While the historic piece is currently in North Carolina as part of a traveling FHM exhibit, Blankenship said the St. Petersburg museum first included it in a 2008 exhibit on warfighters. resistance.
“When that movie came out, I consulted him often about the story, and he loaned us artifacts for the exhibit and came to visit and talk to us,” Blankenship said. “So it was a treat to see his face in this exhibit because he’s since passed away.”
Another highlight of Blankenship was the presence of five Ukrainian professors.
She said that while Centropa Academy generally focuses on historical programming, the organization has set aside an afternoon for Ukrainian educators to describe what happened to each of them after the invasion of their country by the Russia. All, Blankenship said, were living in other parts of Europe at the time to escape the atrocities of war.
She said two of them were actively trying to get home, with one raising money to reopen his school. One was to bake pies and send them to Ukrainian soldiers fighting on the front lines.
“It was so important for all of us to hear these stories,” Blankenship said.
“And it’s also amazing that these people – who are going through this horrific and traumatic experience – are still so committed to teaching about the history of the Holocaust.”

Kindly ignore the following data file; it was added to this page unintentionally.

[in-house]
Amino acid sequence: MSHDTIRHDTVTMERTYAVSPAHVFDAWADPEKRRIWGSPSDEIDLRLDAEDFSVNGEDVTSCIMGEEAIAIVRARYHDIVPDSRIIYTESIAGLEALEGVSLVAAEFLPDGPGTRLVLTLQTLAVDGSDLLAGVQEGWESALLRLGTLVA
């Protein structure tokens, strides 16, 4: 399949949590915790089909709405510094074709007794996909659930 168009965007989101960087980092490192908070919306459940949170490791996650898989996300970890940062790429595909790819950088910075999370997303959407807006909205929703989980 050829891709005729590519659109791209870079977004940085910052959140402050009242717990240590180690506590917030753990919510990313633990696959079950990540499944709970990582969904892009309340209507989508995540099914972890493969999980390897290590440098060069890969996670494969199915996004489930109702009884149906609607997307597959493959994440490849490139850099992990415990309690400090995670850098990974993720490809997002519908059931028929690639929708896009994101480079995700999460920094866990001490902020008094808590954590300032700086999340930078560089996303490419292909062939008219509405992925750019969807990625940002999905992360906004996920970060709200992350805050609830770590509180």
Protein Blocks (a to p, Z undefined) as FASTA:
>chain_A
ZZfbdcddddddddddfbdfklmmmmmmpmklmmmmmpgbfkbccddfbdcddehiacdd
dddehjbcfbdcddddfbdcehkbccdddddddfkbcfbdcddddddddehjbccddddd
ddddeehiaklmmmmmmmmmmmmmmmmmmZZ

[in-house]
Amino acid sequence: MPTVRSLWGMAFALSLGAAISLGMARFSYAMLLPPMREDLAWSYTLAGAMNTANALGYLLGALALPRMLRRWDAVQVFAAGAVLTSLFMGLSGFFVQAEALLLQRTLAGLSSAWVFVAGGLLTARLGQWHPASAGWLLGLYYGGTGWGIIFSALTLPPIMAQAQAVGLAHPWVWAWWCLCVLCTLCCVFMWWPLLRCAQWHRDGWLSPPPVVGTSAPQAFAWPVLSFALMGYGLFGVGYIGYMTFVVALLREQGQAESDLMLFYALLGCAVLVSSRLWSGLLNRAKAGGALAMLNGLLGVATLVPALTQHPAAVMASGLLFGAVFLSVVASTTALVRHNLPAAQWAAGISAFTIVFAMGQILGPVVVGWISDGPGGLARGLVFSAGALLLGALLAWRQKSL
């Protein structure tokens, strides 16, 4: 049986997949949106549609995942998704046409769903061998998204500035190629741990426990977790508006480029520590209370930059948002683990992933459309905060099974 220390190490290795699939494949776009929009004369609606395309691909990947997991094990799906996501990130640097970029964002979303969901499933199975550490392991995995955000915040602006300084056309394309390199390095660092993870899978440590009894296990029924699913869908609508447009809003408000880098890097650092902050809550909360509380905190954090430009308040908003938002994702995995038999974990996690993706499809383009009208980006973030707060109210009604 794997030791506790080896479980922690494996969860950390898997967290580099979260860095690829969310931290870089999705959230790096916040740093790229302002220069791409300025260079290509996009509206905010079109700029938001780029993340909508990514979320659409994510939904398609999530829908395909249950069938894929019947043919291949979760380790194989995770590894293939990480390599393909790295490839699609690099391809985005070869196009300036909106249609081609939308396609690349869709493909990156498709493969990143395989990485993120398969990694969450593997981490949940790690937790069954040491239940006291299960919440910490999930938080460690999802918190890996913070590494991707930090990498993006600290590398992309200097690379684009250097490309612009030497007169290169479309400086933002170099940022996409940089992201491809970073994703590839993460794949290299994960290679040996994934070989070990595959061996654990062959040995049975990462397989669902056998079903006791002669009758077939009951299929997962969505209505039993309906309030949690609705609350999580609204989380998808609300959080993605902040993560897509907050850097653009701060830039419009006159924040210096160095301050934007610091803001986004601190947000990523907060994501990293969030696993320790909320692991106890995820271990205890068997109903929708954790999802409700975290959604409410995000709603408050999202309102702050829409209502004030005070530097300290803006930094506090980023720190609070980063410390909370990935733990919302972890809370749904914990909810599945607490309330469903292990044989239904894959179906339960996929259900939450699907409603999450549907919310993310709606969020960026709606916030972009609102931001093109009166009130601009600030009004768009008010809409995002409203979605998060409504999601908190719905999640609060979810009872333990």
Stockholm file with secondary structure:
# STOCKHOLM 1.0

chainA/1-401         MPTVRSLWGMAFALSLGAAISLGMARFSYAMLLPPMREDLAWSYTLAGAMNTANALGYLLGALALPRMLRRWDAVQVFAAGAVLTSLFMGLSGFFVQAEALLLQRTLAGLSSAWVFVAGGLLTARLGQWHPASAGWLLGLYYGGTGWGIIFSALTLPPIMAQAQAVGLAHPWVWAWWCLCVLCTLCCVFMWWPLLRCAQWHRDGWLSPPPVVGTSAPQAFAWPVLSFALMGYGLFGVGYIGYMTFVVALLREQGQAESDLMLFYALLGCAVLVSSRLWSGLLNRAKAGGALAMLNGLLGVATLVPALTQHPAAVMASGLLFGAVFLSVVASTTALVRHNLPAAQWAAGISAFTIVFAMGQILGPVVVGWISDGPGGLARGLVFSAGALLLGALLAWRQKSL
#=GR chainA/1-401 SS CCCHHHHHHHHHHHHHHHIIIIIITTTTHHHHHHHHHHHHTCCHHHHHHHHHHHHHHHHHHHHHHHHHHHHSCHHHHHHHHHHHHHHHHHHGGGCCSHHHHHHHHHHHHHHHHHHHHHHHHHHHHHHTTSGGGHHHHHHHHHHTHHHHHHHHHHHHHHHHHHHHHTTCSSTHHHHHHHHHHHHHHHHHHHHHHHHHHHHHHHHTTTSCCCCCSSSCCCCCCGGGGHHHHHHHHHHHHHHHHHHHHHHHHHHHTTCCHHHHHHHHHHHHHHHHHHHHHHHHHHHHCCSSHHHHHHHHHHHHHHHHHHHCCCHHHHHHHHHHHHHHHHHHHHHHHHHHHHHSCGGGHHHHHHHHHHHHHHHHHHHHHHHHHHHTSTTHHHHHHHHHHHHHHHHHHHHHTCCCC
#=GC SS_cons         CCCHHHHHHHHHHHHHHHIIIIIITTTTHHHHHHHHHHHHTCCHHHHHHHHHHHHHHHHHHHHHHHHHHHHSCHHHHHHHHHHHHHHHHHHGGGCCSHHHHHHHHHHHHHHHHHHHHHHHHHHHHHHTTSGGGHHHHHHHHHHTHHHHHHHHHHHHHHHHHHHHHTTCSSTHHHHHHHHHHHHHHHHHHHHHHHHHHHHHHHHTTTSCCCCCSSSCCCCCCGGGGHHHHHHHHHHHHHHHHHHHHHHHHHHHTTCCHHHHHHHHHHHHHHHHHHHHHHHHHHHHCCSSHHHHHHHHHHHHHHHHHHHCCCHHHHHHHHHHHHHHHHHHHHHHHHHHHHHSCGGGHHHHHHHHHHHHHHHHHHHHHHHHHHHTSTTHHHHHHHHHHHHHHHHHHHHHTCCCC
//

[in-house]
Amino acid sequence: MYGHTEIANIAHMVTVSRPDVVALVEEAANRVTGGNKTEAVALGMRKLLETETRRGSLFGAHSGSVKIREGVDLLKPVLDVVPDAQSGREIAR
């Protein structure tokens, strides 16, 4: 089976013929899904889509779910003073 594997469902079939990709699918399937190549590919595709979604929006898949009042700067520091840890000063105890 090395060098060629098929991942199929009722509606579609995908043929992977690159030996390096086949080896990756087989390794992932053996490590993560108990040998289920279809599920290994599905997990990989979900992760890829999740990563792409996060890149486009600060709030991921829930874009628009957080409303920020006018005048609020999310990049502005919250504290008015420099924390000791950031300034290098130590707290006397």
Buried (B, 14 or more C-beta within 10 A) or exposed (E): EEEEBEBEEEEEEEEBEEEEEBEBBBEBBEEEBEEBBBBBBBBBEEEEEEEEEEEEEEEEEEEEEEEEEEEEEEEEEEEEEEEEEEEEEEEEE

Whether it’s tangible artifacts or ideas, Blankenship said she’s been keeping her eyes peeled for anything she can bring back with her to benefit St. Petersburg.
She said lightheartedly that her profession ruined any hope of a regular day at a museum and that her colleagues agreed with that sentiment. In addition to listening to the stories and reflecting on the art, Blankenship said she also reflects on the thought process of the curators when transmitting the piece.
“There are always things we learn from other museums and other organizations that teach history,” Blankenship said.
The FHM still highlights its Dimensions in testimony exhibition, inaugurated last fall. It uses ultra-high definition film with natural language technology to enable a conversational and interactive experience between Holocaust survivors and museum visitors. Blankenship said that fortunately the four survivors interviewed for Dimensions are still healthy and speak to groups. However, the exhibit ensures that conversations about their experiences will continue “for generations to come.”
Underpinning his point, Blankenship mentioned a small ongoing exhibit on the third floor of the museum, which details the life and escape of a survivor named Lisl Schick. Blankenship said Schick and other Jewish children were put on the Kindertransport to escape Vienna as the Nazis invaded the area.
With the help of his foster family, Schick survived with his brother in Britain. Blankenship said she was also one of the few children sent on the Kindertransport to find their parents. The FHM presents its history and several objects it has donated.
Blankenship said Schick, a regular FHM speaker, died a few weeks ago.
“And I just want to point that out because Lisl was very special,” Blankenship said. “So we’re just going to keep telling his story, and that’s one of the ways we do that.”
For more information on the Florida Holocaust Museum, visit the website here.